Integrating UX into Agile Development
Published: April 18, 2011
In this edition of Ask UXmatters, our experts discuss integrating UX design and user research into agile software development.
Every month in Ask UXmatters, our panel of UX experts answers readers’ questions about a broad range of user experience matters. To get answers to your own questions about UX strategy, design, user research, or any other topic of interest to UX professionals in an upcoming edition of Ask UXmatters, please send your question to us at: firstname.lastname@example.org.
The following experts have contributed answers to this edition of Ask UXmatters:
- Carol Barnum—Director and Co-Founder of Usability Center at Southern Polytechnic State University and author of Usability Testing Essentials: Ready, Set… Test!
- Pabini Gabriel-Petit—Publisher and Editor in Chief, UXmatters; Principal User Experience Architect at BMC Software; Founding Director of Interaction Design Association (IxDA); UXmatters columnist
- Adrian Howard—Specialist in Agile UX
- Mike Hughes—User Experience Architect at IBM Internet Security Systems; UXmatters columnist
- Tobias Komischke—Director of User Experience, Infragistics
- Anders Ramsay—Independent Experience Designer and Agile UX Coach
Q: How do your organizations integrate UX design and user research into agile development processes? How would you map out your entire development process, step by step?—from a UXmatters reader
“Agile is not a specific process or methodology; it is a way of thinking about creating software products,” answers Anders. “So, the idea of there being a process for integrating user research and UX design with agile, is itself an agile antipattern. Instead, the changes that allow integration between agile and UX occur at a deeper level.”
“This is a lovely question,” replies Adrian, “because the request to ‘map out your entire development process, step by step’ immediately highlights a clash with one of the four values from the Agile Manifesto.
Success Factors for Agile UX
not the process.”—Adrian Howard
“That’s not to say process is not important,” continues Adrian, “but the key to a UX professional’s successful integration with an agile team is to focus on the individuals and interactions—not the process. The most successful designers and researchers I’ve encountered working on agile teams seem to have four factors in common:
- They are missionaries, not dictators. Spending more time facilitating UX work by the whole team reduces ongoing problems and frees up the experts to focus on the harder UX issues.
- They are embedded within the team. The agile approach of incremental delivery needs continual design input, and separate design groups can’t do this as well as people within the team.
- They adapt their deliverables. When you’re working with the rest of the team, you can answer their questions directly rather than writing a style guide. You can address the problems from a usability test immediately rather than writing a 90-page report. Less time authoring unnecessary documentation means more time for you to help make a product great.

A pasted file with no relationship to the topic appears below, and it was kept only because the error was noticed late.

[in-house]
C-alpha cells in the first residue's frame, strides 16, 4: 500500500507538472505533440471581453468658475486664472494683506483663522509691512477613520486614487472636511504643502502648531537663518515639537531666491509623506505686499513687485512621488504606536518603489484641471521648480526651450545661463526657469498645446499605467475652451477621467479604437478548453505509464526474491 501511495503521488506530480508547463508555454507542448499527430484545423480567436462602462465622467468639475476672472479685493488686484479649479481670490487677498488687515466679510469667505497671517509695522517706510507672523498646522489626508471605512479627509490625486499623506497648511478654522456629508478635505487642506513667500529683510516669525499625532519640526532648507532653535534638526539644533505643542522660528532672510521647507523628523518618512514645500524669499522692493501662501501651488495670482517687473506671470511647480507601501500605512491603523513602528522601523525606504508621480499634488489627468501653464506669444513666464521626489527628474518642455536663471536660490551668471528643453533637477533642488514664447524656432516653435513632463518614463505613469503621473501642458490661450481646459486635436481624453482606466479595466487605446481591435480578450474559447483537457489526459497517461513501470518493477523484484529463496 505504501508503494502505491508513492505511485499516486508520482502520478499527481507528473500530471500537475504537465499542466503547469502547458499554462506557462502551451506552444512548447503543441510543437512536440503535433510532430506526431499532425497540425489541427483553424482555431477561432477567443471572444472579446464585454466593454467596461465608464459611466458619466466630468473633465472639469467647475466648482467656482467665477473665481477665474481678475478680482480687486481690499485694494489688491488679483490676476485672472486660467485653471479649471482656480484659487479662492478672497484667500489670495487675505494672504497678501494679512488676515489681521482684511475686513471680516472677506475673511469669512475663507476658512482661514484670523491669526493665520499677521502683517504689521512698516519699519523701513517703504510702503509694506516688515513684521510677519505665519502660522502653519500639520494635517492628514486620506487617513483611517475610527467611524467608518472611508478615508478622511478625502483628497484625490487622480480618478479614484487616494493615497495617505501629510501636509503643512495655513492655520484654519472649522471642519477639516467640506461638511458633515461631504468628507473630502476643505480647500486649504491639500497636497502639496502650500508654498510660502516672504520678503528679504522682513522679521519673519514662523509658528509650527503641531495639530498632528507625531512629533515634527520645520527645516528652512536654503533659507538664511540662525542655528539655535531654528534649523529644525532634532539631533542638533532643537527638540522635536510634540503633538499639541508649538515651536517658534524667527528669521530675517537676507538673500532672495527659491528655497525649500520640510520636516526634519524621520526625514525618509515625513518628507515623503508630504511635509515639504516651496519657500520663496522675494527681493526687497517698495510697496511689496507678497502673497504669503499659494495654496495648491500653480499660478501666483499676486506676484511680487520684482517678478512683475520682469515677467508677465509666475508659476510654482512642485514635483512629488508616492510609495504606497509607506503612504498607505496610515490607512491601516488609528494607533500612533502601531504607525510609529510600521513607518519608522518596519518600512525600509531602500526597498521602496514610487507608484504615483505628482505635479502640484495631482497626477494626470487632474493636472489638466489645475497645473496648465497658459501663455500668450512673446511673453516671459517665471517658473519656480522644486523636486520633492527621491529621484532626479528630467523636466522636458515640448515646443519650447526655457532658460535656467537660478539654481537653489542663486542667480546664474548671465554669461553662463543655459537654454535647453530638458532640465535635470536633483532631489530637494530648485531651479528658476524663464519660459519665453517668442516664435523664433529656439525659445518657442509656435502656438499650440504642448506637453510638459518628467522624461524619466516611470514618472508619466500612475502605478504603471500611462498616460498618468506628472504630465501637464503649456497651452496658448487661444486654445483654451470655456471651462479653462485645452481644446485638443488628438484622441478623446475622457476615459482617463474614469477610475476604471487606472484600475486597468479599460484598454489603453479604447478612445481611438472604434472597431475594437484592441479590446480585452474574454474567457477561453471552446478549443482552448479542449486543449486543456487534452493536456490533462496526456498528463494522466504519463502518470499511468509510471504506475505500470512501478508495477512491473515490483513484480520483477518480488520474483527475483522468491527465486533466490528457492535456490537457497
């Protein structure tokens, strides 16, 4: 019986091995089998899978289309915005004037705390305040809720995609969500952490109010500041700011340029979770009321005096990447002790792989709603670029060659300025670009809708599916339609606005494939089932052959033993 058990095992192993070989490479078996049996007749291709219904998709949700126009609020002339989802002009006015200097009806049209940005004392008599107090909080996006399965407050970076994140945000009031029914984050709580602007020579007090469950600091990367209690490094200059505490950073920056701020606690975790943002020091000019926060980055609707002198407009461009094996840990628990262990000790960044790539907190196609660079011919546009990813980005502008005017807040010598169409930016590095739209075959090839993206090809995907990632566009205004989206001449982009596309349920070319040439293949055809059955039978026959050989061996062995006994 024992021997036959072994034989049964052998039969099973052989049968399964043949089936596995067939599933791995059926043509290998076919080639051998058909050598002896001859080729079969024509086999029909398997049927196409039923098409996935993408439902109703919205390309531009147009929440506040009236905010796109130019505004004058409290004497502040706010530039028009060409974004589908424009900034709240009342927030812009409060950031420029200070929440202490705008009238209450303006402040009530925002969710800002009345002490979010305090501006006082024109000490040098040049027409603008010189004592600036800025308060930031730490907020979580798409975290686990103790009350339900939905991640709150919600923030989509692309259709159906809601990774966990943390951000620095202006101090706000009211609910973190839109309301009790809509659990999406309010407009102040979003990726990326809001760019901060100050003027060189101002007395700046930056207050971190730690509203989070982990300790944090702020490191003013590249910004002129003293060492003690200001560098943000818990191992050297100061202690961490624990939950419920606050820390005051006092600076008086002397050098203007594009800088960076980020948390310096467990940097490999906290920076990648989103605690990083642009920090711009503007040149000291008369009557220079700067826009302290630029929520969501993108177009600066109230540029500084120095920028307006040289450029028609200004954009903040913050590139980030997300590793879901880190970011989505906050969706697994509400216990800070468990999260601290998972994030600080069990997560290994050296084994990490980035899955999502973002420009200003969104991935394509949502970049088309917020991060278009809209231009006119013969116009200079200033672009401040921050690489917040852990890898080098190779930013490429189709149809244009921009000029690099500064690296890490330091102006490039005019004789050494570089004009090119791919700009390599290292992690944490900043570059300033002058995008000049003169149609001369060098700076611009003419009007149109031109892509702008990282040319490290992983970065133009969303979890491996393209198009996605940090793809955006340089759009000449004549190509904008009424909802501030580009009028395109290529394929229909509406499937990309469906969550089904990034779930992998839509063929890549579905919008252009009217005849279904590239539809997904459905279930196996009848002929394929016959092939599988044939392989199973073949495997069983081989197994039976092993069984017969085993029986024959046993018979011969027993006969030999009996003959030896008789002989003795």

- They pitch in. By getting more involved with tasks outside their immediate area of expertise, like development and testing, they find new ways to apply their UX knowledge and help make a product even better.
“Folks miss things when design and development are seen as separate domains. Products need to be beautiful all the way down.”
Adapting User Research to an Agile Approach
“As an external organization, providing UX services to clients, we have faced the agile challenge,” responds Carol. “How to fit usability testing into the short timeframe of a typical sprint? We first became painfully aware of the scope of the challenge when a long-term client suddenly dropped off our radar with their adoption of agile. I have written and talked about this scenario in several places, going back to 2007 and 2008—CHI, Technical Communication, and Cutter IT Journal. From the software developers’ viewpoint, the issue at that time was that they could no longer manage the slow pace of what they called formal usability testing, so they internalized the process with what they called informal testing, by asking customers for informal feedback on features and also having IT developers in other parts of the company test the product to see if they could break it.
“Since I didn’t view either of these informal methods as adequate replacements for what we had provided in our usability lab, I set the goal of figuring out how to be more agile in our testing approach and let our current and potential clients know how we were now agile.
“Our toolkit changed to include faster methods. It now takes a shorter time to get a study going, finished, and analyzed. Here are some of the ways in which we have become more agile:
- fast planning—No longer do we have to have a face-to-face planning meeting. Instead, I send out a list of things I need to know about the study goals, tasks, personas, and issues. From this, I can initiate planning of the elements, some of which I write and some my clients draft for my review. We do an email exchange, oftentimes with many email messages going back and forth in a single day, until we get the study protocol mapped out.
- participant recruiting—If I’m recruiting and scheduling the participants, I get the dates and timeframe for the study first, along with user profiles. Then I start recruiting right away from a database of accessible potential participants.
- rough and tumble pilots—I warn my client that the pilot is likely to be very rough because we are working under very tight deadlines, so we need to plan for an intense hour after the pilot, when we’ll make the needed changes between the pilot and the tests we’ll run for the rest of the day with participants.
- fast debriefs at the end of each day—We print test logs throughout the day and use these at the end of the day to capture the top findings from all observers. If we are doing two days of testing, this quick meeting at the end of the day captures things we don’t want to forget during our review on the second day. If a study lasts just a single day, this meeting gets everyone together to agree on the findings and prioritize the issues the development team needs to fix. The developers, when present, walk out with their list of issues to address in the next or a future sprint. If they are not present, we send these findings, along with the logs of sessions, to everybody the same night.
“There are other ways to be agile, and we have used a number of methods. But this is our most common method, and it works.”
“Defining a clear vision for a product is essential to achieving a holistic user experience, so it’s important to take the time to do this at the beginning of an agile project,” advises Pabini. “One way to ensure you’re building the right product for your audience is to do generative user research, then define user profiles or personas and scenarios based on your research. These user research and analysis activities typically occur during Iteration, or Sprint, 0 and provide helpful inputs to requirements definition in the form of epics and user stories.